# Game03: Multiple Levels - Exercise

Game03: Multiple Levels - Exercise

# Game03: Multiple Levels

Duration: 15 to 30 minutes.

What if we want to offer gamers multiple levels of difficulty in our game? We could make the random number multiplier a property of the `Game` class, and set a value into it with a constructor, after asking the user what level they'd like to play.

1. Add a `range` field to the `Game` class (an `int`).
2. Add a constuctor that accepts a `level` parameter; use a `char`.
3. Within that constructor, use a `switch` to process the incoming `level`:
• Uppercase or lowercase B means Beginner, set the range to 10.
• I means Intermediate; set the range to 100.
• A means Advanced; set the range to 1000.
• Any other value results a Beginner game; after all, if they can't answer a simple question correctly, how could we expect them to handle something more advanced.
• You could put the `default` option stacked above the "B" cases, so that you can print an error message and then fall through to the 'B' logic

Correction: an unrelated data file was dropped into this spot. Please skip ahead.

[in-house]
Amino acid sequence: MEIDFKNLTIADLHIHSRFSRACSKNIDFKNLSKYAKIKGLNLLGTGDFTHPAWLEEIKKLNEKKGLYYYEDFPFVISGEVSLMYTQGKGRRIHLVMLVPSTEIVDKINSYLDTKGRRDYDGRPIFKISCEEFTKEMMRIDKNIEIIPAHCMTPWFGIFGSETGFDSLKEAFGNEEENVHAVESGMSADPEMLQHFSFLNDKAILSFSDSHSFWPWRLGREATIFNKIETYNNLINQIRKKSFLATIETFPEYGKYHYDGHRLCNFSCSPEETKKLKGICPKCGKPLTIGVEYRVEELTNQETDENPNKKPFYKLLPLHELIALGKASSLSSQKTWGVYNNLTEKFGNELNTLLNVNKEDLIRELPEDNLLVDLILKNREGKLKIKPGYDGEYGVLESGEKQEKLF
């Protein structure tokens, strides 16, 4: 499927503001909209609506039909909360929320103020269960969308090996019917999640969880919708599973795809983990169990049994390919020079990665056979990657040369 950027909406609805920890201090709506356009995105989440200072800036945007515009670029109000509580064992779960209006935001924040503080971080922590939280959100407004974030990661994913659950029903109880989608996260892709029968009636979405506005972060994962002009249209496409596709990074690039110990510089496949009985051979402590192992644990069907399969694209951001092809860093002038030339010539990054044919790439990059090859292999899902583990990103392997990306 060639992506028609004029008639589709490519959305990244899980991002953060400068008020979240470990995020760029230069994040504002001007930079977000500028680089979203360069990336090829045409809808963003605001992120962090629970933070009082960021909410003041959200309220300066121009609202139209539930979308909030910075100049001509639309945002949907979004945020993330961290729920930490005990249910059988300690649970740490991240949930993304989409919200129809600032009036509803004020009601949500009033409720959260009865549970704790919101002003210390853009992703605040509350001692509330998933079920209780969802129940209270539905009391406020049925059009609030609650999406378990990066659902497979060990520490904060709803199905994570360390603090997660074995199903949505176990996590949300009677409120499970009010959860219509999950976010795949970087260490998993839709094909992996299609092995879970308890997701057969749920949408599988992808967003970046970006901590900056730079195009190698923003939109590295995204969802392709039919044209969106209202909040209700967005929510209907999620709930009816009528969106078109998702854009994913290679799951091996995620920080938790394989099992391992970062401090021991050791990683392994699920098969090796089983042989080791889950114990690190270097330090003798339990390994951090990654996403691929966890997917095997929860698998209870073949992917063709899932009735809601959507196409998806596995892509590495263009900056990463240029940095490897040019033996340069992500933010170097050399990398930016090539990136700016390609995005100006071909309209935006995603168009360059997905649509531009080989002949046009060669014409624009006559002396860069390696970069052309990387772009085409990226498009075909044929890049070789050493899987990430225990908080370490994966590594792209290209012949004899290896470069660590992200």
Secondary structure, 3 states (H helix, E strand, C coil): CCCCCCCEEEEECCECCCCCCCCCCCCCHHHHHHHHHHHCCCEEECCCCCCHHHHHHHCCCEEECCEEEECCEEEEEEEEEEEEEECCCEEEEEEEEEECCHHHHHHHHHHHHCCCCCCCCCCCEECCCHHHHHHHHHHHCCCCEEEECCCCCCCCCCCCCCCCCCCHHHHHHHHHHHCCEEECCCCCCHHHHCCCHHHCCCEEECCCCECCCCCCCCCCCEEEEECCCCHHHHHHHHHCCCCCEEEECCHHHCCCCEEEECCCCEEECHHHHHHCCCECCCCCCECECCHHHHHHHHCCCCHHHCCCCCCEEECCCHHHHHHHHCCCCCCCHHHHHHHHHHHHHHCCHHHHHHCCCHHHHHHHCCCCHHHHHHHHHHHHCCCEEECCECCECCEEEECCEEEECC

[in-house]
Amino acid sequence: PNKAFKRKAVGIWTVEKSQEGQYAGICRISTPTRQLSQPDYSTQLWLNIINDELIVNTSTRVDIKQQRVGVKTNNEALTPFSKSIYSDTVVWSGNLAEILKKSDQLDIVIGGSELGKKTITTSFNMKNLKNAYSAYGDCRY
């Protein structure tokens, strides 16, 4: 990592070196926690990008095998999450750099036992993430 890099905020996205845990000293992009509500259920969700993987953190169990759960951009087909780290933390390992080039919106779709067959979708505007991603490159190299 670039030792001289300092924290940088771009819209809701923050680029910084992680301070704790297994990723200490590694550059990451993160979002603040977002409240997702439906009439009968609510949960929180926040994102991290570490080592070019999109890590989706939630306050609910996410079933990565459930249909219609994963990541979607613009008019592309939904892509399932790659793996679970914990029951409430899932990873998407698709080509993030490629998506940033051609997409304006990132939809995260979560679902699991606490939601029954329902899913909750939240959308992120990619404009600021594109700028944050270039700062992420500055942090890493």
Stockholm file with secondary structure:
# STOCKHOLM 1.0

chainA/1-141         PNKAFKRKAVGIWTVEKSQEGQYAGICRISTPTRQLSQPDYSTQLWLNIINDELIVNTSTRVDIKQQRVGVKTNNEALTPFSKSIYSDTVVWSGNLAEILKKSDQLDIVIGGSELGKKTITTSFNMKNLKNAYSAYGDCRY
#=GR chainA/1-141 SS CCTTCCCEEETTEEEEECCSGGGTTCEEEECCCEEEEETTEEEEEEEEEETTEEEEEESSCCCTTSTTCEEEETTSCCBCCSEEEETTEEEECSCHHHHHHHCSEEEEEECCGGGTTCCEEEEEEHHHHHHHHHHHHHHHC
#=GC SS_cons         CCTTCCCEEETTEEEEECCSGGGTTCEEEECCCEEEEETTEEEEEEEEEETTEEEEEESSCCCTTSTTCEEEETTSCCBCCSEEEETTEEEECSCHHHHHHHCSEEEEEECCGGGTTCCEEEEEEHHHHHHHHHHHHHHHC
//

4. Use `range` as the parameter when you call the `Random` object's `nextInt` method (move the logic that creates the `Random` object and generates the answer to this constructor).
5. Add a default constructor that calls this new constructor, passing 'I' for intermediate.
6. The prompt given by the `play` method should now take the `range` into account.
7. In the `main` method, ask the user for the level and call the new constructor with their response.

## Solution:

Solutions/Game03/Game.java
```import util.*;
import java.util.*;

public class Game {
private Random r = new Random();
private int range = 10;

public Game() {
this('I');
}

public Game(char level) {
switch (level) {
default:
System.out.println("Invalid option: " +
level + ", using Beginner");
case 'b':
case 'B':
range = 10;
break;
case 'i':
case 'I': range = 100;
break;
case 'a':
case 'A': range = 1000;
break;
}
Random r = new Random();
}

public void play() {
int guess;
guess =
KeyboardReader.getPromptedInt("Enter a number 1 - " + range + ": ");
if (guess < answer) System.out.println("Too low");
else if (guess > answer) System.out.println("Too high");
else System.out.println("Correct!");
}

public static void main(String[] args) {
char level = KeyboardReader.getPromptedChar("What level (B, I, A)? ");
new Game(level).play();
}
}```

The `switch` tests for the three letters, stacking cases for uppercase and lowercase values. The `default` catches all other responses and falls through to the Beginner logic`.`